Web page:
1 minute read
15 Apr 2016
9:00 am

Post Office gets no stamp of approval

To say that the Post Office is dysfunctional is as blinding obvious as standing up and loudly proclaiming that Pope Francis is a Catholic.

FILE PICTURE: A post office sign. Picture: Tracy Lee Stark

It is equally delusional to expect that throwing another huge pile of taxpayers’ money at the problem is going to make any difference to the credo of poor governance, inefficiency and strikes that seems an inherent doctrine at the crippled institution.

That Avis, in contrast, an efficiently-run organisation, went to court to recover R50.4 million it was owed on a fleet of 1 400 leased vehicles, should have come as little surprise to those who have watched one political appointment after the other let go of management.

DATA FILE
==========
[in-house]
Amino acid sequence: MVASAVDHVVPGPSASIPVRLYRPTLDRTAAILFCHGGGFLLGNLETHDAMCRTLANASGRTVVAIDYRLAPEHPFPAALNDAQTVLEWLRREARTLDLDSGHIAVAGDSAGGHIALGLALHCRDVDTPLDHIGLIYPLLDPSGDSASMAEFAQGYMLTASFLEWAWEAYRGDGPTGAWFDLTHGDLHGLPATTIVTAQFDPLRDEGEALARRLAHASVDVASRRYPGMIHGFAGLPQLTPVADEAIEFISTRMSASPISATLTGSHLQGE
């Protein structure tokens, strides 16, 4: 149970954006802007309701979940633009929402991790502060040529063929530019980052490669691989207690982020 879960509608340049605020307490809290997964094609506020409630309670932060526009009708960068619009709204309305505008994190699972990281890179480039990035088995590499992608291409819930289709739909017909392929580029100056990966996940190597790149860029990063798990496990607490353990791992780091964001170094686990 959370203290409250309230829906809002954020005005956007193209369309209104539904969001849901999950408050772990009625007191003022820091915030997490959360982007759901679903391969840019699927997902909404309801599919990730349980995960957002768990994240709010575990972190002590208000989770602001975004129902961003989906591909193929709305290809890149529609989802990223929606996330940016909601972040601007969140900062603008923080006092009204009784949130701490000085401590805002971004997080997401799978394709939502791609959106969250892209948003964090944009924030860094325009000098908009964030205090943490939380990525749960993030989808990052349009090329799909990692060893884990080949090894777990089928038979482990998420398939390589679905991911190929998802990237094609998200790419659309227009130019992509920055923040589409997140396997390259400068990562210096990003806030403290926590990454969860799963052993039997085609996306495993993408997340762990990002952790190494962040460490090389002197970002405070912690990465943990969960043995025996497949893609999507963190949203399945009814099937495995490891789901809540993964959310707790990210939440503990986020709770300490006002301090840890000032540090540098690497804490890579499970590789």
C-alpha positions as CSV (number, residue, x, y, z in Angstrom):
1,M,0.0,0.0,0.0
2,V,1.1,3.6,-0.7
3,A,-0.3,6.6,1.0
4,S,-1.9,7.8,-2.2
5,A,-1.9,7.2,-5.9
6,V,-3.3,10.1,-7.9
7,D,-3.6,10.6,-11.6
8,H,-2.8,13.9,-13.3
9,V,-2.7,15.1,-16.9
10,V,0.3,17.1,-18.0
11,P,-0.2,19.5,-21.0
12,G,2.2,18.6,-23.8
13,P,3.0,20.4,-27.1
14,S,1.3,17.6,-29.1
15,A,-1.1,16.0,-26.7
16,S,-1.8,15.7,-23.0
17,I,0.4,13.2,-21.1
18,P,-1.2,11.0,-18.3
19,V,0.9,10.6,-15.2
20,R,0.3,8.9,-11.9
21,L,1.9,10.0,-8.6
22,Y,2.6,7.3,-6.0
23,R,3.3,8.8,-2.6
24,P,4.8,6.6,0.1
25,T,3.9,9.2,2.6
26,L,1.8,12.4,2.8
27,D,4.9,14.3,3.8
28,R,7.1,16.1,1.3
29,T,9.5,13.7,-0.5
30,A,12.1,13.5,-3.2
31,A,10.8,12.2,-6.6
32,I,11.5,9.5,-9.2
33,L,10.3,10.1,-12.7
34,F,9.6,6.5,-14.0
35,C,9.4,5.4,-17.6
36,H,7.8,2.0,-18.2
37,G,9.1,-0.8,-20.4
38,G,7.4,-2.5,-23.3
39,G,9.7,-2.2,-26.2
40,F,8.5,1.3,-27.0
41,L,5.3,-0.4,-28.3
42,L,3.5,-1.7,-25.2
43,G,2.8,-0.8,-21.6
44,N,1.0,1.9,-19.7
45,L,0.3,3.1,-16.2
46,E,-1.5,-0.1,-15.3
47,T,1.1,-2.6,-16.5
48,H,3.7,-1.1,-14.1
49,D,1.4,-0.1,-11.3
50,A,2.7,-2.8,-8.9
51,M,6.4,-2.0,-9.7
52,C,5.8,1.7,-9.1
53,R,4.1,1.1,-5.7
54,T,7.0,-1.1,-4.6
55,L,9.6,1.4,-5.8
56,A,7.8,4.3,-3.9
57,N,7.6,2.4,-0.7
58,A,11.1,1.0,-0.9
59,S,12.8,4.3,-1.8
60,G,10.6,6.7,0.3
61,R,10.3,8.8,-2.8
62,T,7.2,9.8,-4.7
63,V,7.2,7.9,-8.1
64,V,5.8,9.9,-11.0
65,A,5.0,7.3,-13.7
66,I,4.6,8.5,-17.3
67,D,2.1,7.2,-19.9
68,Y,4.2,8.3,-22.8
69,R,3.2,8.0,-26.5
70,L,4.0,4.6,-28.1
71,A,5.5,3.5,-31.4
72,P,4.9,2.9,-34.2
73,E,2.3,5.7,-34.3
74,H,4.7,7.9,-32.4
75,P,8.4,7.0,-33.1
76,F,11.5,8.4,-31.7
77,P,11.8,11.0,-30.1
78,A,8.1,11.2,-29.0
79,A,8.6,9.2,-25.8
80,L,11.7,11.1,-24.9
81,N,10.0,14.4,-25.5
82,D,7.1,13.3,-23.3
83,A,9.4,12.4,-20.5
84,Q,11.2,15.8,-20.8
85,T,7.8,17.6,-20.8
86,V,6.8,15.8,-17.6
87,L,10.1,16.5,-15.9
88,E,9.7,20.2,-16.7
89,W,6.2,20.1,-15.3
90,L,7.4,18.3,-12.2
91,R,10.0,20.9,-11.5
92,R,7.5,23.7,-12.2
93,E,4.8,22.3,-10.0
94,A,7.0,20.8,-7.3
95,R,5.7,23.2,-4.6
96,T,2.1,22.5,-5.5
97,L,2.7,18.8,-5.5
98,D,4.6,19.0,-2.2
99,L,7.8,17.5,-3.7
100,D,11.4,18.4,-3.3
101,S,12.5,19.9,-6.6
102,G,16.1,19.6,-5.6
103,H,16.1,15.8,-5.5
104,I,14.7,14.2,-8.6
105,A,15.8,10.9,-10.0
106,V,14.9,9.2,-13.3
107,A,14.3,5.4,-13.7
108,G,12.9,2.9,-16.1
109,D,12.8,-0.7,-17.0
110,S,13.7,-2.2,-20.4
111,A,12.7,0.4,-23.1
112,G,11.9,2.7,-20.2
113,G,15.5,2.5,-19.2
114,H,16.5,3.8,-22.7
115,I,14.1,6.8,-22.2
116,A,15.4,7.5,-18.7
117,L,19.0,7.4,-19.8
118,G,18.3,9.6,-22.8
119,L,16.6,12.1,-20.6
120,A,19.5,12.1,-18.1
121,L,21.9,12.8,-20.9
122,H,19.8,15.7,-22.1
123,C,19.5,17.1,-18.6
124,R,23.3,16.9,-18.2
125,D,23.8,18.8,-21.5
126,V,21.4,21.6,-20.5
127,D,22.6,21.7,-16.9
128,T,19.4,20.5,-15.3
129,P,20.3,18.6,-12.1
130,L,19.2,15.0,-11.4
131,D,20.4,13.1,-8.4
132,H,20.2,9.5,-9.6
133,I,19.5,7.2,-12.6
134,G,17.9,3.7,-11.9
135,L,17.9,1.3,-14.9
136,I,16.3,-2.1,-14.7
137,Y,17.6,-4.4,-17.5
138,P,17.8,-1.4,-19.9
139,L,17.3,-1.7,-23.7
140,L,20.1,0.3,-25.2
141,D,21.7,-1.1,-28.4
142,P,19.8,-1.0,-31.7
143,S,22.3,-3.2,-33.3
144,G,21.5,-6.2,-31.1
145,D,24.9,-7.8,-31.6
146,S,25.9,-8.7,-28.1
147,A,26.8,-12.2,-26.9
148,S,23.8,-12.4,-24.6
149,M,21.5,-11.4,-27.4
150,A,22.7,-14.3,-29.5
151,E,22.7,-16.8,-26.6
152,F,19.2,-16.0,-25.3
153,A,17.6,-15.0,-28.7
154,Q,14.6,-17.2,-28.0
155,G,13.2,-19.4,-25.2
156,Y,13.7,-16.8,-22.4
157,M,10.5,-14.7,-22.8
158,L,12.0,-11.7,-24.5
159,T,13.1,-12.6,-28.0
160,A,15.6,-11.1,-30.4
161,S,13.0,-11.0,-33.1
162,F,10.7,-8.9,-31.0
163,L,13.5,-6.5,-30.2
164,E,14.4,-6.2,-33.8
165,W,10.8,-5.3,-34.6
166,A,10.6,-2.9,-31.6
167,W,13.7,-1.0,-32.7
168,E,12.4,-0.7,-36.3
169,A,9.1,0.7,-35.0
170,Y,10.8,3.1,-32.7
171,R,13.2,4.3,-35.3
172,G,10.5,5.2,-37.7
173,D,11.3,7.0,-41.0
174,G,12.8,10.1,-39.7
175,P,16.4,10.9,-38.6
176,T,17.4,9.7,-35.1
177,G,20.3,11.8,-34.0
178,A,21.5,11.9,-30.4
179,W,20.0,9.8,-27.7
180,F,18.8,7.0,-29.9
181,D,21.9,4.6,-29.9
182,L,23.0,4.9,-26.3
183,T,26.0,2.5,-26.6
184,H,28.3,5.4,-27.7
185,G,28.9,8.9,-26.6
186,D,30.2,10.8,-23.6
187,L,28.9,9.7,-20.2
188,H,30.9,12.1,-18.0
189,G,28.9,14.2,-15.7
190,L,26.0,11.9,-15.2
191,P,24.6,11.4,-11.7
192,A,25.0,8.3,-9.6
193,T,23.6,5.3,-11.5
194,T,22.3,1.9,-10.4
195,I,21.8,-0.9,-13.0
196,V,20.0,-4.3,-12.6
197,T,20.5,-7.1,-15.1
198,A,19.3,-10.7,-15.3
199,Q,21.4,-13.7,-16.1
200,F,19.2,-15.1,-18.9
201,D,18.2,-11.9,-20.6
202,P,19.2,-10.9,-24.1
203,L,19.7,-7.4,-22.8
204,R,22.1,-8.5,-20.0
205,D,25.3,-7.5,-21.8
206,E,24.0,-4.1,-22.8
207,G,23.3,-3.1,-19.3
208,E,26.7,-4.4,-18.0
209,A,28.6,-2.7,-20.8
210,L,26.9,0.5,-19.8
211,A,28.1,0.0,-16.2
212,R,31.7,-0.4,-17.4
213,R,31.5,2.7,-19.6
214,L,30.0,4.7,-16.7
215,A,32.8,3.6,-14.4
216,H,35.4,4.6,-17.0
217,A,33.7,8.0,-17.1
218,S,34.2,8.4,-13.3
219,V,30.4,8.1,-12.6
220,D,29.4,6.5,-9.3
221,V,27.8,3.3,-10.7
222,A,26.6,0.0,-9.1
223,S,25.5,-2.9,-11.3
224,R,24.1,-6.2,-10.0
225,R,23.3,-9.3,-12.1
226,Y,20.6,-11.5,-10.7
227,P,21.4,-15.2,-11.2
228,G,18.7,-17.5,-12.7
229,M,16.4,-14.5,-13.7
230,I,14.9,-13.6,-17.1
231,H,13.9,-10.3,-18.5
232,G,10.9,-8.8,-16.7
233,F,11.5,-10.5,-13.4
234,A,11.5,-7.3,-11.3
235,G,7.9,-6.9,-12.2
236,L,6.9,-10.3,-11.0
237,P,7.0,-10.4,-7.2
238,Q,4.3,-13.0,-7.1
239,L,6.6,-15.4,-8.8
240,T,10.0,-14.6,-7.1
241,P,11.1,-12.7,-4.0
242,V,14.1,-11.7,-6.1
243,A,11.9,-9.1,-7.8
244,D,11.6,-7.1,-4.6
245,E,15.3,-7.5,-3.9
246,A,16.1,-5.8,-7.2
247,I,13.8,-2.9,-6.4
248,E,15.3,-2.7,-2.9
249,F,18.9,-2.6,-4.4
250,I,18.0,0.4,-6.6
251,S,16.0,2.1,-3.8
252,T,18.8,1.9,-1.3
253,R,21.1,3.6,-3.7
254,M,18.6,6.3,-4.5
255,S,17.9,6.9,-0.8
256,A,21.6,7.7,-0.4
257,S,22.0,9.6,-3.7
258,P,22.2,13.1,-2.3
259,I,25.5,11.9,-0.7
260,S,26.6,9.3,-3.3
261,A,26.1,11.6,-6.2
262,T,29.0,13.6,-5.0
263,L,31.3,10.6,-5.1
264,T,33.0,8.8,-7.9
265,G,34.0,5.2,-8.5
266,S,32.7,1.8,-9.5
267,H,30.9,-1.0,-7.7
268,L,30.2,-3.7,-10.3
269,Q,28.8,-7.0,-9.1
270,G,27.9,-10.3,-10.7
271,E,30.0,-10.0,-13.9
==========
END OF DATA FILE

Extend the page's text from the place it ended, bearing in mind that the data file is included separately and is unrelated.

The cold facts are that Minister of Telecommunications and Postal Services Siyabonga Cwele admitted in a reply to a parliamentary question this week that the Post Office owed R884 million to creditors by midMarch, with R246 million of this debt stretching beyond four months.

This despite newly appointed CEO Mark Barnes having been granted a R650 million cash injection in an attempt to clear the smoky residue of the chaos left behind.

Simply put, it will take more than a papal blessing and the sale of an unprecedented number of stamps to repay that